and the Lord’s holy day honorable,
and if you honor it by not going your own way
and not doing as you please or speaking idle words,
then you will find your joy in the Lord,
and I will cause you to ride in triumph on the heights of the land
and to feast on the inheritance of your father Jacob.”
For the mouth of the Lord has spoken.

POEM: Same Old Hope

He said, “Wow, you’re the same old hopeful person.”
I said “Yes, and somewhat dyslexic.
I’m a Samo Hopien”

This short poem doubles as a bad joke.  Appropriately so, my dyslexia is in tandem with the double vision of punning.  I did not fully realize my dyslexic tendencies, until my son was diagnosed with mild dyslexia.  Looking back over my life, I realized that I had the same tendencies.  I had substantial difficulty learning to read.  I found scholastic mathematics vexing, but I could calculate numbers nimbly in my head. I still can’t look at a phone number, walk five feet to a phone and reliably dial the number.  This insight into a perceptual askewness explains a lot.  I think that I literally see things differently than most others.  I think that this jumbling of perceptions extends beyond the mere intake of data into my thought processes.  I have successfully learned to cope with this mild disability.  However, along the way, I think that I have developed a great gift: creativity in general, and punning specifically.  Creativity is most fundamentally combining a wide range of configurations of stuff and ideas.  My mind has little choice but to cope with this jumbled process of fumbling, sorting and making sense, finding meaning(s).  This has developed and honed my punning abilities over decades of practice.  Also in tandem with my punning is a terminal hopefulness.  This hope may also spring more robustly from an involuntary exposure to an abundance of possibilities catalyzed by mildly dyslexic tendencies. We are not stuck in chaos or cruelty.  As Gandhi revealed so simply and so elegantly, “Peace is possible.”  This hope, which energizes my work for justice, is the capstone of my persona as Top Pun.  Out of apparent chaos rises a deeply hopeful integrity and a semantic jujitsu rarely matched in the service of social justice. Take that you disability so miled!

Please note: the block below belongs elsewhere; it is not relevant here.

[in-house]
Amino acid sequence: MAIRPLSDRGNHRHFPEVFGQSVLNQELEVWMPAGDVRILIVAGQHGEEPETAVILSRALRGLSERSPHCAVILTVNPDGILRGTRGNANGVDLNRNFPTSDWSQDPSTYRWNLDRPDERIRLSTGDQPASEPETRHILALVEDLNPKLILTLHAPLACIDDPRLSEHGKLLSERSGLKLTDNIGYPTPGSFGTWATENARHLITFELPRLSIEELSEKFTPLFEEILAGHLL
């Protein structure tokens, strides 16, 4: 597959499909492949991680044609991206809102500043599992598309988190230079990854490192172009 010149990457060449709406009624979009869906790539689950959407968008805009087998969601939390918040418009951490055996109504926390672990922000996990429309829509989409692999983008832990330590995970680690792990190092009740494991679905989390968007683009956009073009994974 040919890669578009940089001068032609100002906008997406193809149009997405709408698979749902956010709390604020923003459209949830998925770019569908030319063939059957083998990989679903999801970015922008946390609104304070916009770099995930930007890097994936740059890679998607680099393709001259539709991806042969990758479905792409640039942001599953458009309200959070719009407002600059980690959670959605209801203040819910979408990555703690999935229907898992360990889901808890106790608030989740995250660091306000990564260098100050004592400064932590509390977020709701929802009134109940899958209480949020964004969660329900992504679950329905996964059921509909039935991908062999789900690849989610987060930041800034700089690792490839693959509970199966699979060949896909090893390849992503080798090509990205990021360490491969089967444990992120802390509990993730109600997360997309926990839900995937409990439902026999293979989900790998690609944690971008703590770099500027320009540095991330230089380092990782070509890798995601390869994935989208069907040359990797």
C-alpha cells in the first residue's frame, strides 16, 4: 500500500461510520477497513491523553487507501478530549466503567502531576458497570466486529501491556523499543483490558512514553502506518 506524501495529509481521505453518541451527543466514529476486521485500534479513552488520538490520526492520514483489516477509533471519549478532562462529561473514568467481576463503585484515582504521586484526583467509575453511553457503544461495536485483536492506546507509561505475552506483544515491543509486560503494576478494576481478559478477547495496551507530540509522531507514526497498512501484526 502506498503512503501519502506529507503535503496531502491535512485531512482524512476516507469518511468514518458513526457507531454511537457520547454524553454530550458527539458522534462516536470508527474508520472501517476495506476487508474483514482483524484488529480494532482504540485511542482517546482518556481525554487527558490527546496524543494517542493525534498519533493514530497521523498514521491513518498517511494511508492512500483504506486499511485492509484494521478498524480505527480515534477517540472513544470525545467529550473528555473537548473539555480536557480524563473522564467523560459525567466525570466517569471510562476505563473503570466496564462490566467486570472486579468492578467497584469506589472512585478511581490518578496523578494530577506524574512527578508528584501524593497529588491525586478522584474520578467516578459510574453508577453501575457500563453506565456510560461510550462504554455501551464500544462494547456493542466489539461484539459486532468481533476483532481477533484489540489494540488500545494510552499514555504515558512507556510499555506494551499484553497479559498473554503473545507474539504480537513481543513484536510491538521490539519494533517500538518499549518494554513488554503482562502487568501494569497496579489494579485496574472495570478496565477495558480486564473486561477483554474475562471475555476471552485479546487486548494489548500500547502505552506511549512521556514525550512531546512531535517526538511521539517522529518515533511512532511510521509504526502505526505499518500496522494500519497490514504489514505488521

POEM: BUCKET BRIGADE – Owed to Karen Krause

BUCKET BRIGADE

Owed to Karen Krause

While some pine
That faith
The size of a mustard seed
Can move mountains
Like magic
Perhaps with a wrinkle of their knows
Wiser women know
How mountains move
Bucket by bucket
By outstretched hands
And sturdy hearts
In awe ways
Moving
Forward
Crossing generations
And races
Not to the swiftest
But the truest
Seeking won peace
In couraging
When injustice seems beyond the pale
And hate appears justified
A brigade appears
As well
And in the shadow
Of a rising calvary
Appears victory and solace
Beyond belief
For what death cannot touch
We have firmly held
The mountaintop
In portions made human
Sizing us up
Long the weigh
Only making us stronger
Such trails and tribulations
Are now more plainly marked
And the eternal answer echoes more clearly
Be more
Karen
Be won for all
Not bewitched
By fancy
As some go before us
Surely, we must follow
And may we all be carried away
In the arms of friends
And when such days we face
The un-Karen powers that be
May we hear the call to arms
And just bucket

I wrote this poem, this ode, as a tribute to my friend and my public health mentor, Karen Krause.  Karen died Monday, October 21, 2013, at the age of 73.  [You can see her obituary and local news story for a small outline of her life.]  I shared this poem with her when she was healthy enough to take it in.  I would like to live in a world where everyone has poems written about them and for them.  This poem takes us one step closer to that world.  The idea for the poem was inspired by a conversation I had with Karen and a couple other friends.  I spoke of the commonly misunderstood scripture quote from Matthew 17:20 where Jesus says, “I tell you the truth, if you have faith as small as a mustard seed, you can say to this mountain, ‘Move from here to there’ and it will move. Nothing will be impossible for you.” Of course, most people mistakenly refer to this as if faith were some magical spell, cast successfully if only you believe hard enough.  Karen’s life emulated its true meaning: that spending a lifetime, even generations, moving a bucket at a time, can move mountains.  [Check out one of my other blog entries for more background on the historical context of this scripture.]  I knighted Karen as “Leader of the Bucket Brigade” and this poem soon followed.